Tag Archives: medicine

Beard Implants: A Growing Trend?

Hipsters are known for their trends. From thick-rimmed glasses to flannel plaid, they always strive to be unique. However, none of these trends are as elusive as the full, thick beard so many hipsters strive for.

Photo Courtesy of: Wikimedia Commons

Although hair transplantation surgeries have been available for years, beard transplants are becoming increasingly popular due to the latest male fashions. According to the International Society of Hair Restoration Surgery, facial transplant surgeries have increased 14.2% from 2008 to 2010 and it continues to be on the rise.

A beard transplant is historically done by a series of micrografts and minigrafts; harvesting the hair follicles from the back of the scalp and inserting them into incisions made on the face with a 0.8mm scalpel.  However, these techniques are very meticulous, time consuming and require quite a long healing period. In addition, these old techniques limit the surgeons to only harvesting 500-700 hair follicles in one surgery. Most patients require the harvesting of between 500 and 1000 follicles to complete their beard transplant, so this number is less than satisfactory.

The latest technique is called a NeoGraft Follicular Unit Extraction (FUE) hair transplant. This technique still collects the hairs from the back of the scalp and implants them in the necessary regions on the face. However the Neograft device improves the accuracy and speed of a FUE hair transplant while being less invasive, and requiring significantly less healing time. Using Neograft, a surgeon is able to harvest and transplant over 1500 hair follicles in one surgery making it more desirable for those individuals who require more hairs to be transplanted.

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After the surgery one can expect the hairs that have been transplanted to grow as any normal hair would. A man will have to shave this hair like they would a normal beard. Dr. Bauman, the first plastic surgeon to routinely use the Neograft device says,

 “It takes about a week to heal from the procedure. It takes 6 to 12 weeks for hair to start to grow. Half of the transplanted follicles have visible growth after 6 months. The rest fill in after a year.”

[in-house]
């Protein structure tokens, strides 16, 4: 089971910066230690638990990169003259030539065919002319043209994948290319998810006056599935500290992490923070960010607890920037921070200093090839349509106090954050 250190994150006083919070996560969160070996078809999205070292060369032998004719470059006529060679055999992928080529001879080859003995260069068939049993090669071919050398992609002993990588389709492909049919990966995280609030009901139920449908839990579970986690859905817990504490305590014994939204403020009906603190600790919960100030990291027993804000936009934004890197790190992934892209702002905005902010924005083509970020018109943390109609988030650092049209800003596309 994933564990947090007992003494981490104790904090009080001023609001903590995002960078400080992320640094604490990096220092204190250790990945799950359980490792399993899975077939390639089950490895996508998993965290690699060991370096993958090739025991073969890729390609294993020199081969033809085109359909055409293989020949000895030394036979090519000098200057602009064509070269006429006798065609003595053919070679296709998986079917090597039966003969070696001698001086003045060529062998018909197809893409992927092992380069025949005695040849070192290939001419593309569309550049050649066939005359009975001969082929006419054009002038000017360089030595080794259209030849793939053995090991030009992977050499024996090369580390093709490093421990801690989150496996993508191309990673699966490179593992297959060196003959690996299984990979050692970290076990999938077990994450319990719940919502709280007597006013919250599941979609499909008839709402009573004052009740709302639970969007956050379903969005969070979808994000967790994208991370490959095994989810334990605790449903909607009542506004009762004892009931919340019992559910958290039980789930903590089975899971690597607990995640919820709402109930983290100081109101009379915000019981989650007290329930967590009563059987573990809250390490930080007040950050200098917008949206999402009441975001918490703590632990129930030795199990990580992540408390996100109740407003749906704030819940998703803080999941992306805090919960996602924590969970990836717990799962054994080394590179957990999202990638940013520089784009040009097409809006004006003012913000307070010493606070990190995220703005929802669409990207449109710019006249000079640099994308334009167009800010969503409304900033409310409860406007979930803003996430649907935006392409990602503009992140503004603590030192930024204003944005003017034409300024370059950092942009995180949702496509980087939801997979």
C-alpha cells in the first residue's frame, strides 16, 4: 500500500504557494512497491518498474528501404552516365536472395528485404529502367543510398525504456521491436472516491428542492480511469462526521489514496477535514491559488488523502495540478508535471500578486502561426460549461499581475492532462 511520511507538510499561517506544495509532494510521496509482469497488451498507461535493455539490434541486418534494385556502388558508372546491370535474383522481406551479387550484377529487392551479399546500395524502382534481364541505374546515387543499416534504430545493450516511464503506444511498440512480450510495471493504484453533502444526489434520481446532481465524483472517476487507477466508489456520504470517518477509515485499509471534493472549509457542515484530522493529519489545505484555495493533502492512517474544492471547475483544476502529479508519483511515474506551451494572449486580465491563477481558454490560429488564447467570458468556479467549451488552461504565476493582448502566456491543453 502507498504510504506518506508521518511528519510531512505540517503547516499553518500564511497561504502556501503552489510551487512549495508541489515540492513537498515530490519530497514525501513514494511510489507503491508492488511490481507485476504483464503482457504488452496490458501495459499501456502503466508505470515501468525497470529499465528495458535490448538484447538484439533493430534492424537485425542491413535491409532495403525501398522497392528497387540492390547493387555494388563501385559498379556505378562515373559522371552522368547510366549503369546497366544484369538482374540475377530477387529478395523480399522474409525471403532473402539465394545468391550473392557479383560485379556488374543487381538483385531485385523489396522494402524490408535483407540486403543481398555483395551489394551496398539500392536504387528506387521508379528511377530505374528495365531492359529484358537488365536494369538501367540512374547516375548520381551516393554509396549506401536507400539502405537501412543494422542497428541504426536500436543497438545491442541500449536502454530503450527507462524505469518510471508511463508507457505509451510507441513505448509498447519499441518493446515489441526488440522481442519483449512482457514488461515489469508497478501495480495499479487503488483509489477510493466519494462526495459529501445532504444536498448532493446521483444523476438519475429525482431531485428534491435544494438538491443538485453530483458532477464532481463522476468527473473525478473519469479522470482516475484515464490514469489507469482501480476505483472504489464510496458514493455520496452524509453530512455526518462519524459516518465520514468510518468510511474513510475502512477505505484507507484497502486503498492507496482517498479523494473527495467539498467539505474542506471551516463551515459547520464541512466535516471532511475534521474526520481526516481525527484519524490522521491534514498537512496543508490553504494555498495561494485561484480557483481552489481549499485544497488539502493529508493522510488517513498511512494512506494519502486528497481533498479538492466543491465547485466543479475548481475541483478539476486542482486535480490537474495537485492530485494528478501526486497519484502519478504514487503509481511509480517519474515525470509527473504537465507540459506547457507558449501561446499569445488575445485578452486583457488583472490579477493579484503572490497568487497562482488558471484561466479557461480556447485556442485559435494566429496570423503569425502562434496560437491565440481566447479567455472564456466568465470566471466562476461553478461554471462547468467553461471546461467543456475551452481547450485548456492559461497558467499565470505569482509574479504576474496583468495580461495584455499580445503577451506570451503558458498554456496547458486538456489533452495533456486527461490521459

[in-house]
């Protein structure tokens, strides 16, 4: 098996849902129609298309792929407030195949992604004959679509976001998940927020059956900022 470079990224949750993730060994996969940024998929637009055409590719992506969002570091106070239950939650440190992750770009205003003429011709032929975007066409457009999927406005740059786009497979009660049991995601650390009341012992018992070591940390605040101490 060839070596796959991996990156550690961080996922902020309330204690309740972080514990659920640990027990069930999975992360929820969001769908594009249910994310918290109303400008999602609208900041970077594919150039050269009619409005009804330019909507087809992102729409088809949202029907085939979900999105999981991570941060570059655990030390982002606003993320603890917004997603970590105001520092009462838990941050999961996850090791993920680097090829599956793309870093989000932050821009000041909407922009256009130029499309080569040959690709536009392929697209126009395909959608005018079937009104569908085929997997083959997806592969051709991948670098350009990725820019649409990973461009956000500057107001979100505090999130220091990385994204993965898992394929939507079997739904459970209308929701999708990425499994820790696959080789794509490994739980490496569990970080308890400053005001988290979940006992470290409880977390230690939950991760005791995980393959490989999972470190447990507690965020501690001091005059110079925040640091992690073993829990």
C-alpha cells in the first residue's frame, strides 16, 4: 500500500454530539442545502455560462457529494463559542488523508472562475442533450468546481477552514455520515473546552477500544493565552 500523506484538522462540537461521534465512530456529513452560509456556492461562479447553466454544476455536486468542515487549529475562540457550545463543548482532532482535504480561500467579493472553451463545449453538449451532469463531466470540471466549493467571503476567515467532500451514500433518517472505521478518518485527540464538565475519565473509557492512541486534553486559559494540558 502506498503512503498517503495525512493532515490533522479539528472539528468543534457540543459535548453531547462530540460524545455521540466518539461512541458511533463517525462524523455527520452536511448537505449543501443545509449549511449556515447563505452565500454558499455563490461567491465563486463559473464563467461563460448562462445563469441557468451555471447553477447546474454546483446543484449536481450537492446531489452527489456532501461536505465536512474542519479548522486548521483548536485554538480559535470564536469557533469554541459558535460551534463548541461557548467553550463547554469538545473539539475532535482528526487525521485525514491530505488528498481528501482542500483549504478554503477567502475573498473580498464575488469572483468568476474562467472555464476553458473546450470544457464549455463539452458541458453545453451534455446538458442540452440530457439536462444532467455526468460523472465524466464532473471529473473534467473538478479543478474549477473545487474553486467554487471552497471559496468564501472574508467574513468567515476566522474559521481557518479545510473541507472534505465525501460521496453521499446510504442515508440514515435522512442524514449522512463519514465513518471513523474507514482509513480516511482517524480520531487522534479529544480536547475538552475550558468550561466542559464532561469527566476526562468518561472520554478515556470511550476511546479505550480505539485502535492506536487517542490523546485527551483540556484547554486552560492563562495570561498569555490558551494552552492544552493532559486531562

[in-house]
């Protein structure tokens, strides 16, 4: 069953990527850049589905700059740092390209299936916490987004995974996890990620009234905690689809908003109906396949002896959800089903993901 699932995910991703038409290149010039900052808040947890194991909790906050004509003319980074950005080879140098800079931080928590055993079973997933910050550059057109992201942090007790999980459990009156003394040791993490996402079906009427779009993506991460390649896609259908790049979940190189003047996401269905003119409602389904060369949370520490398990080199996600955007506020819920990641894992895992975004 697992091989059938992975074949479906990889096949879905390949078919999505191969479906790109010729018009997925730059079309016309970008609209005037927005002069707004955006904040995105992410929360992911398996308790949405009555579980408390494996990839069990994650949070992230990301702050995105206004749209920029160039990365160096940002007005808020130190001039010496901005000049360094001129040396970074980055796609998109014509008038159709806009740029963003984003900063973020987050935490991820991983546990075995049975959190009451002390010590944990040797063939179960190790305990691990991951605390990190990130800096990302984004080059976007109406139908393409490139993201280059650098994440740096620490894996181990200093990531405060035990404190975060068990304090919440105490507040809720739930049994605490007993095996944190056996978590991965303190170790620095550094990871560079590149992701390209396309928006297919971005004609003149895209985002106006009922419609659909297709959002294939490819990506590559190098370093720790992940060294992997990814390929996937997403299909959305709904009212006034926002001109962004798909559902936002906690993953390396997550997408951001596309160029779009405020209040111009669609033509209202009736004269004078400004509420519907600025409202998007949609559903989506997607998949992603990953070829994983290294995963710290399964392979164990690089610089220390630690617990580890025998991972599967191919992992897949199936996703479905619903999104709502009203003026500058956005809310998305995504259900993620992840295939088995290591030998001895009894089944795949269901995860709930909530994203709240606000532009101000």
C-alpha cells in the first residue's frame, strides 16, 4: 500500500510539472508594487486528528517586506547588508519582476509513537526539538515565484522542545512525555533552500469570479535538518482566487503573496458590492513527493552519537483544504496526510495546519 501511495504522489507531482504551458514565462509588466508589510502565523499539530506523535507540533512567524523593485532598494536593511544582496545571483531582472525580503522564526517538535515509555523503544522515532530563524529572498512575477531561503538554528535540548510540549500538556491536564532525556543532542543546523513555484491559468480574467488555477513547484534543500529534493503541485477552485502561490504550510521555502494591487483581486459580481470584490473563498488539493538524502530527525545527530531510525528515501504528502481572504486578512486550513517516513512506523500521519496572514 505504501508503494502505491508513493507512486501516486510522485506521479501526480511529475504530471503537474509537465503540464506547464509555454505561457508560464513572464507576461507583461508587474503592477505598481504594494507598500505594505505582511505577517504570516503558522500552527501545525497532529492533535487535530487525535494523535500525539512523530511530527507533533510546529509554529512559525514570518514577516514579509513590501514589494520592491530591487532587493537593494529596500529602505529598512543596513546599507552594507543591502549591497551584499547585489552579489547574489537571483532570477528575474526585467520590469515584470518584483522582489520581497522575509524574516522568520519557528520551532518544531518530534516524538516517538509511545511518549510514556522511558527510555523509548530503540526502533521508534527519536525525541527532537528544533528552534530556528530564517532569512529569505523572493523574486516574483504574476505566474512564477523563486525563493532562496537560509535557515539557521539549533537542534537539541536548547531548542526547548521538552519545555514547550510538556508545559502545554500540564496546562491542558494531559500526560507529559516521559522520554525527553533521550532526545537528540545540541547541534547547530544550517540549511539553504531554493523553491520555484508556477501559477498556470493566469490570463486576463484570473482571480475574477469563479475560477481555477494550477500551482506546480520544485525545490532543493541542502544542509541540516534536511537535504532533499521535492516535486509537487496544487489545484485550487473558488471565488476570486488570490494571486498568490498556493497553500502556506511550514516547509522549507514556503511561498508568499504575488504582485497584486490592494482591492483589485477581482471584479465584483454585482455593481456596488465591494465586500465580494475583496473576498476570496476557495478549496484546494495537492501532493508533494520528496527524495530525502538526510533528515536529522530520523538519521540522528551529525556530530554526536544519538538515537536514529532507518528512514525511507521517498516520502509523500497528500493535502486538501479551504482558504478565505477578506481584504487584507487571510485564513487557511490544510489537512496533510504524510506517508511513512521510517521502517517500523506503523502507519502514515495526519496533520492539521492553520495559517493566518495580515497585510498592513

Although the latest techniques make a beard transplant surgery a more minor procedure it is not without its costs. A typical beard transplant surgery costs $10 per follicle. This equates to a cost of anywhere between $5000 and $10000. In addition, it should be noted that the hairs that are removed from the back of scalp never grow back.

FUE hair transplant, similar to FUE beard transplant. Photo Courtesy of: Wikimedia Commons

With less invasive procedures becoming available and the trend of a thick, full beard being more prominent than ever, it’s no wonder that beard transplants are becoming more popular. So, to all hipsters out there, you are not alone if you choose to embrace this growing trend.

Monica Leslie

The Return of the Woolly Mammoth?

What if it was possible to bring back the woolly mammoths? Should we do it, or would it be unethical to bring back a species that went extinct thousands of years ago?

From Wikipedia Commons

Woolly mammoths first appeared over 200,000 years ago and are similar to modern elephants but were adapted to the cold environment of the last ice age.

Recently scientists have found a female woolly mammoth that was about 2.5 years old buried in ice in Russia. This specimen was extremely well preserved due to the ice, which is remarkable since it was alive 39,000 years ago. The mammoth that they found still had fur and its internal organs mostly intact, most importantly scientist were able to extract mammoth blood.

The cloning process can only begin if the DNA is found to be useable and undamaged. Also since cloning is a relatively new process, methods would have to be created to do so and if scientists are successful in cloning the mammoth this could revolutionize the field of cloning. Also if it is possible, it could even be used to bring back endangered species.

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The main problem is whether or not we should do it because woolly mammoths had their chance and evolution selected against them. If scientists are successful in cloning the mammoth then that would be the only one of its entire species alive and in an environment that it is hardly even adapted to.

Artificial Organs?

Imagine if you or someone you know desperately needed an organ transplant and had to wait months to years for a chance to receive one. This is currently happening to people all over the world and according to the Globe and Mail the average wait transplant wait time in British Columbia is 2,145 days, which is far greater than the national average of 1,258 days. Such a long wait could be disastrous for patients and could even prove fatal if they don’t get a transplant in time. But what if there was a solution to this problem? This brings in the concept of human created artificial organs. As the name suggests artificial organs are created in synthetically using newly discovered scientific methods.

From Wikipedia Commons

The first case of a synthetic organ transplant happened in July 2011, when Swedish surgeons implanted the first synthetic trachea in a 36 year old cancer patient. The trachea was created to be nearly identical to the patient’s original organ by using a 3D laser scan and then using that they were able to craft a nearly identical organ. They also immersed the synthetic wind pipe in a stem cell solution which was created from the patient’s bone marrow.  A major benefit from this new method is that antirejection drugs are no longer required since the immune system would recognize the organ and would not attack it.

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Also other body parts could be replaced, for example the jaw bone for an 83 year old woman was replaced in 2012. The artificial jaw bone was created using a 3D printer based on a scan of her original bone that was damaged due to a bone infection. This scan was then used in a 3D printer and the new jaw was created out of titanium.

Although we are currently unable to replace vital organs such as kidneys, we may be able to do it in the future as science is always advancing and new discoveries are made everyday.